Charles Barkley is one of the more outspoken people on sports television and that's what everyone loves about him. Barkley speaks his mind and doesn't hold back, which makes him the most entertaining member of the 'Inside the NBA' cast on TNT.
Barkley has spoken in the past about his dislike for some of the sports talk shows and he has had big issues with Skip Bayless, with Sir Charles even going so far as to say he'd kill the man. While that is definitely out of bounds to say something like that and there's no way he ever does it, it's fair to say, there is a reason why so many tend to dislike Bayless, as he tends to go overboard on his talk shows with his agendas.
Barkley was recently on the 'Dan Patrick Show' where he said that these days greater importance is given to individual accomplishments than team success and he blamed some people on television for starting the trend.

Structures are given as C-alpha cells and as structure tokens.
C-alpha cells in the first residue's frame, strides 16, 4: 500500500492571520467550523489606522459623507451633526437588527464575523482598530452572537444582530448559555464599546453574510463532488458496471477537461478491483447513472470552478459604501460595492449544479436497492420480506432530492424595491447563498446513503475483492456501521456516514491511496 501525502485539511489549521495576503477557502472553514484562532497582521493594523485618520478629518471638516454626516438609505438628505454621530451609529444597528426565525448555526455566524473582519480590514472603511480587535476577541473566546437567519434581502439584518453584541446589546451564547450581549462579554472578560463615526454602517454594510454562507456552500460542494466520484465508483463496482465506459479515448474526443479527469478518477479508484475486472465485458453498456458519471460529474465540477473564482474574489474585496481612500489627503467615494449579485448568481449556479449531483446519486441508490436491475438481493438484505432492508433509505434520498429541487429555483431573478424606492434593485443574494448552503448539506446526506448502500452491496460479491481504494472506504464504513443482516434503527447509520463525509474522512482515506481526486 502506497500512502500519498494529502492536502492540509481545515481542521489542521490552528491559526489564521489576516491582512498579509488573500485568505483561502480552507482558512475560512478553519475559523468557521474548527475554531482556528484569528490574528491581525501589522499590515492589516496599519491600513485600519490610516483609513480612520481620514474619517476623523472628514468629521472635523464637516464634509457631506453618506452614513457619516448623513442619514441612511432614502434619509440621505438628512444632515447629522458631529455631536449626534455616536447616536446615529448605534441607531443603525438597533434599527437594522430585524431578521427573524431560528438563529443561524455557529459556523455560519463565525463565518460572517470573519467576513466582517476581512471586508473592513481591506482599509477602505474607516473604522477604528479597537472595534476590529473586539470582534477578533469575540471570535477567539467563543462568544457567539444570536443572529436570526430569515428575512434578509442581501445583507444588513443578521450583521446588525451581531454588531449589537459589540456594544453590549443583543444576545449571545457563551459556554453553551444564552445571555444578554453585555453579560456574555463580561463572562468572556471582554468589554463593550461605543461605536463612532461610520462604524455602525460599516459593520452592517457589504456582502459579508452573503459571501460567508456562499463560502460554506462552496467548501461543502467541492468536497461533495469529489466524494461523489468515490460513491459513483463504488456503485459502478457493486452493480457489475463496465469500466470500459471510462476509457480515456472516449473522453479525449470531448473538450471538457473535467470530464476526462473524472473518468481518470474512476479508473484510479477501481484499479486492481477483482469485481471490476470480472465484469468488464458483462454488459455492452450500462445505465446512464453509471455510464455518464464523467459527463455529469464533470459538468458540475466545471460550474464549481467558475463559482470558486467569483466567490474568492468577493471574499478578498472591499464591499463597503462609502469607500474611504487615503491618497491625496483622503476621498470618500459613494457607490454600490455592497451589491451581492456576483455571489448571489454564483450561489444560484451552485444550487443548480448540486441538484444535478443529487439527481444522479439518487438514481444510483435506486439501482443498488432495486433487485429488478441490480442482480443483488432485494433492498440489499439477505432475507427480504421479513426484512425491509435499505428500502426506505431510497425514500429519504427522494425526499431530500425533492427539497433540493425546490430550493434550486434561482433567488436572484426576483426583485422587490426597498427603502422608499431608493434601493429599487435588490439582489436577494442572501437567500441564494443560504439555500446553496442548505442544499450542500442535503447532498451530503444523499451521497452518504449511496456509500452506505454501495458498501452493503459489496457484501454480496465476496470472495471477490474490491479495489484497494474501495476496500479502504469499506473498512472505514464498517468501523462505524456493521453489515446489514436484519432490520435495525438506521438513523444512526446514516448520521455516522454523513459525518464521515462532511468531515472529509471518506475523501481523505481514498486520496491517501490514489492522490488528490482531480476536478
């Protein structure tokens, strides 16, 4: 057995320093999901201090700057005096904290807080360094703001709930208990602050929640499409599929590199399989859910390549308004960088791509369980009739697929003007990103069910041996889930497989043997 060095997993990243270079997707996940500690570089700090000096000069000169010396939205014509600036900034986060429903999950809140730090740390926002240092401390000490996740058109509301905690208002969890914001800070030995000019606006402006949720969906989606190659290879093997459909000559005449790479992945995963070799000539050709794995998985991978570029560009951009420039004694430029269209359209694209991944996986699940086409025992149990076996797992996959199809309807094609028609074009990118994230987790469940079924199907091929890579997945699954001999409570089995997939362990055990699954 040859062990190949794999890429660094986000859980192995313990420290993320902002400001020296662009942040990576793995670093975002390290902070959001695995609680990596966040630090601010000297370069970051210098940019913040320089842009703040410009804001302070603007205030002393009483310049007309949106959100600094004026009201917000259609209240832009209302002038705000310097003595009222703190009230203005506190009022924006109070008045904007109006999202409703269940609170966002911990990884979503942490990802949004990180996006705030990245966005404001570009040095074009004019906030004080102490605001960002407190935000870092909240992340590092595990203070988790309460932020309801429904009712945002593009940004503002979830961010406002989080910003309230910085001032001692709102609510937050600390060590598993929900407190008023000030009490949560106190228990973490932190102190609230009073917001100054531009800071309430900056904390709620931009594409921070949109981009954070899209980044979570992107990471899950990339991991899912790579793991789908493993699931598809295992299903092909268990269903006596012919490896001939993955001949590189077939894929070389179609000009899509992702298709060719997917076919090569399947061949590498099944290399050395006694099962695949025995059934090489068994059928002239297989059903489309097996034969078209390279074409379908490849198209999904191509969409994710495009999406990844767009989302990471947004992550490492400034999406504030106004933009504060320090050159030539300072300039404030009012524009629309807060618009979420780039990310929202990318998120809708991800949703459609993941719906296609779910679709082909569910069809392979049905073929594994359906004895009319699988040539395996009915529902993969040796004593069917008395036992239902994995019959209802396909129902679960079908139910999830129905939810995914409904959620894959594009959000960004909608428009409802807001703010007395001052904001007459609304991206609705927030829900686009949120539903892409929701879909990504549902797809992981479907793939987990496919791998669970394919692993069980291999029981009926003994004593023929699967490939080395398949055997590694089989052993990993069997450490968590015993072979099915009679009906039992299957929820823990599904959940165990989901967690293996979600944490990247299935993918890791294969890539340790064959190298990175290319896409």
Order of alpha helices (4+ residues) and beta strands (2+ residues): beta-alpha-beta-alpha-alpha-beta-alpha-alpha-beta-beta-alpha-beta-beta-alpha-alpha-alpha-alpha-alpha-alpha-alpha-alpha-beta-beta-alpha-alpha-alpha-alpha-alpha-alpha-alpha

(from the 9:10 mark):
"I’m not sure how it got to the point where it became an individual thing instead of a team thing. Unfortunately, a couple of people on television started this probably, and it actually been for the detriment of the NBA because nobody told Michael Jordan after four or five years, you got to get out of here; you’re not going to win a championship. So things started getting crazy with LeBron and he started listening to all the rumors about you gotta win to be successful and then he went to Miami. Then it happened next with KD so it started somewhere back then."
There can be little doubt that Bayless is one of the people that Barkley is talking about here. The topic of these television personalities being detrimental to the NBA has come up recently from another prominent voice as well. Kevin Durant also stated the same on Twitter a few days back, where he called out Bayless, Shannon Sharpe, and Stephen A. Smith for changing the game for the worse.
These guys are not going anywhere though, whether Barkley and KD like it or not. Many have also followed the example set by Bayless and giving out blazing hot takes is now the norm on television.